When you apply for a lifetime mortgages interest only scheme, the lender will arrange for your house to be valued and will also want to know how much equity you currently hold in the property.
Usually the more equity, the more favourable the LTV.
If you’d like a quote for an interest only lifetime mortgage or want to know more about how lenders will assess your affordability, contact a specialist here.
Interest only retirement mortgage calculator
Many homeowners use online mortgage calculators to get a better understanding of how much they can borrow when taking out an interest only retirement mortgage in the UK. These can provide a brief estimation, however, they won’t be able to give you an exact figure.
This is because every lender uses different criteria when they calculate how much they are willing to lend to you and some lenders are more lenient when considering applications from homeowners with more exceptional circumstances i.e. bad credit or a non-standard property.
For a more accurate figure, it’s best to talk to an advisor who has specific experience and knowledge about interest only retirement mortgage lenders.
Can I Repay an Interest-Only Lifetime Mortgage Early?
As the name suggests, lifetime mortgages are intended to last a lifetime and are typically only repaid when you (and your partner, if applicable) die or enter long term care. If you want to repay early, you may be required to pay a hefty early repayment charge (ERC). This charge is based on the costs that providers incur when setting up a lifetime mortgage.
However, lenders can be flexible and, depending on the circumstances, you may be exempt from this charge. For example, ERCs only apply until the youngest borrower reaches the age of 88. You may also be exempt from paying this charge if any of the following apply:
As outlined above, you will not incur a charge if you (or if you’re joint borrowers, the last surviving of you) dies or goes into long term care.
If you’re joint borrowers and the last surviving of you repays in the first three years after the first of you dies or moves into long term care.
If you repay after you (or if joint borrowers, the youngest of you) reach a specific age as outlined in your Offer of Loan.
There are also other exemptions which are lender specific. Some, for example, might charge a fixed penalty of 5% percent of the total capital borrowed in the first five years, 3% during the next five years, and the nothing thereafter. Other lenders use a combination of a fixed rate penalty over five years and then swap rates relating to the long term impact of interest rates.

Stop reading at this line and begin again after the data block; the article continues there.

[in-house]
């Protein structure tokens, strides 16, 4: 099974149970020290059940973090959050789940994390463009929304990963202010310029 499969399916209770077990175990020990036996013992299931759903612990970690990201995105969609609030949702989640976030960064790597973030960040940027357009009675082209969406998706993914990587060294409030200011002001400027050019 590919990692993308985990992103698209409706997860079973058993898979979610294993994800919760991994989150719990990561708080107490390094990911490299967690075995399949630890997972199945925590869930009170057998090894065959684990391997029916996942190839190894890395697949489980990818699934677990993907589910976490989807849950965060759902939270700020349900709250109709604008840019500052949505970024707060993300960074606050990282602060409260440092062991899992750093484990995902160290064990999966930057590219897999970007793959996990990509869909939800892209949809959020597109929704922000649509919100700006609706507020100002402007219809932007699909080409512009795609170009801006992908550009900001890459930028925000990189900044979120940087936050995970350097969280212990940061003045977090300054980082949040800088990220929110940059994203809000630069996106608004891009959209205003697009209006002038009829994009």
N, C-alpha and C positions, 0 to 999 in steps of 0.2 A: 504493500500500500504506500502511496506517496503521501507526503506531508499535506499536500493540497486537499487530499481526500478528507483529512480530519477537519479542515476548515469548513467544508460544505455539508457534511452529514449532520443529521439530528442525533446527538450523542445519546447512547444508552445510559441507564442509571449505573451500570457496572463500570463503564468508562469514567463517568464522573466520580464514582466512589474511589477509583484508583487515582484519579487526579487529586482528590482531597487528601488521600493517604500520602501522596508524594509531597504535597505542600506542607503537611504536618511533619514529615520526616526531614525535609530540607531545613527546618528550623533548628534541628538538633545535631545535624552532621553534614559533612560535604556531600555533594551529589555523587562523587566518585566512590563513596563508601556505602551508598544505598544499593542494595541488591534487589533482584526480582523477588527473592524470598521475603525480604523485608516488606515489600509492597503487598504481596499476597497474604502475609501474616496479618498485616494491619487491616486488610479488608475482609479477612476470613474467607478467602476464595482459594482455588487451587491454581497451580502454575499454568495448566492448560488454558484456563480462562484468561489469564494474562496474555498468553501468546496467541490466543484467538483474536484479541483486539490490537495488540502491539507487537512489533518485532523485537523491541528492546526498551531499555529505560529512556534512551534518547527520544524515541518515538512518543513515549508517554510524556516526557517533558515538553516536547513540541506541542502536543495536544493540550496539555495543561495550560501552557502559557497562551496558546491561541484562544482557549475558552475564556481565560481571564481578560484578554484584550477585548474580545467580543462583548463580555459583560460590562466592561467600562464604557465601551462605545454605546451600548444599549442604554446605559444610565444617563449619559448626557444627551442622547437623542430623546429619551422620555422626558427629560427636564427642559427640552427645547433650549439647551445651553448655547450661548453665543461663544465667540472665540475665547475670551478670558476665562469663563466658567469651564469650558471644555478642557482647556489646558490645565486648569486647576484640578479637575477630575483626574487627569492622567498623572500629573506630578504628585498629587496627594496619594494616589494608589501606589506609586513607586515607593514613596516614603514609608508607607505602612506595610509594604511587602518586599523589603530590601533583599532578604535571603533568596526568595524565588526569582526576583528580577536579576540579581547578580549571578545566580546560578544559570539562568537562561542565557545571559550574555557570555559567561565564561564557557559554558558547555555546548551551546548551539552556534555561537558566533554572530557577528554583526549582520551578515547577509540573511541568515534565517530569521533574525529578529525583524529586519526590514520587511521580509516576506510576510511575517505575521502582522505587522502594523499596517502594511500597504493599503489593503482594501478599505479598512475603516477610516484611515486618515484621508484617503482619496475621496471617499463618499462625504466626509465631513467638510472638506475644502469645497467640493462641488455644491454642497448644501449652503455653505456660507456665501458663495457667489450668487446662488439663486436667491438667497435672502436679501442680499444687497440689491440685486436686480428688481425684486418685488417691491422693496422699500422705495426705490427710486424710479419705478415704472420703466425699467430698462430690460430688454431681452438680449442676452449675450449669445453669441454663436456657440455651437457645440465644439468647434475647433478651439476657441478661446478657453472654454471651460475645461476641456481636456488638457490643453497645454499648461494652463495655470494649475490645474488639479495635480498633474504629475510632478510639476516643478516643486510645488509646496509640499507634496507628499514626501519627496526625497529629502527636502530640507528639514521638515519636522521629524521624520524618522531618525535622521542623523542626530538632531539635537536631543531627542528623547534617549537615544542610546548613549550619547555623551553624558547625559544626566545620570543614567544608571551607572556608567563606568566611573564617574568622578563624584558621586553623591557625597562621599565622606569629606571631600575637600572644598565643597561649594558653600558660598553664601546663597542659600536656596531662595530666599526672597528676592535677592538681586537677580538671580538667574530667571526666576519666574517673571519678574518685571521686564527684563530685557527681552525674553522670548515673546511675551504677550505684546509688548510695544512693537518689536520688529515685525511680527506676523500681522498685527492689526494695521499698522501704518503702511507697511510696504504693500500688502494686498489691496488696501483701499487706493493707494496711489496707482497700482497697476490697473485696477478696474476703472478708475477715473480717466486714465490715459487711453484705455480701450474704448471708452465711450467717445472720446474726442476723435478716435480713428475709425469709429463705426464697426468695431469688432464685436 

What Are the Pros of an Interest-Only Lifetime Mortgage?
In the UK, there are no restrictions with regards to how you use your lump some of cash. Many people are tempted by the prospect as it allows them to live a better quality of life in their retirement years, make home improvements or provide financial assistance to family members. Other advantages include:
These types of mortgage run for your lifetime and only require repayment upon death or moving into long term care.
Interest only lifetime mortgages allow you to retain full ownership of your property and do not require you to sell any portion of your home.
The cash can be used as a way of increasing pension funds so as to secure a better quality of life after retirement.
This can be a good alternative to downsizing, allowing homeowners to continue the lifestyle they’re used to with without having to relocate.
You can opt for a fixed interest lifetime mortgage rate for life, so future affordability is secured well in advance.
They can be repaid at any time, and depending on your circumstances you may be able to do so without incurring an early repayment charge.
These types of mortgages are transferable, meaning it can be moved to another property (provided you meet your lender’s criteria).
Unlike regular residential mortgages, age, property value and the amount of equity you have are the main factors determining eligibility, rather than income or credit history.
What Are the Cons of an Interest-Only Lifetime Mortgage?
While there are many reasons people opt for an interest only lifetime mortgage and there are plenty of pros to the scheme, it’s important to consider the potential risks you may encounter:
Releasing equity from your property will reduce the inheritance you pass onto your beneficiaries later down the line.
Releasing equity has an impact on your income or savings, which could affect any means tested benefits you’re currently receiving.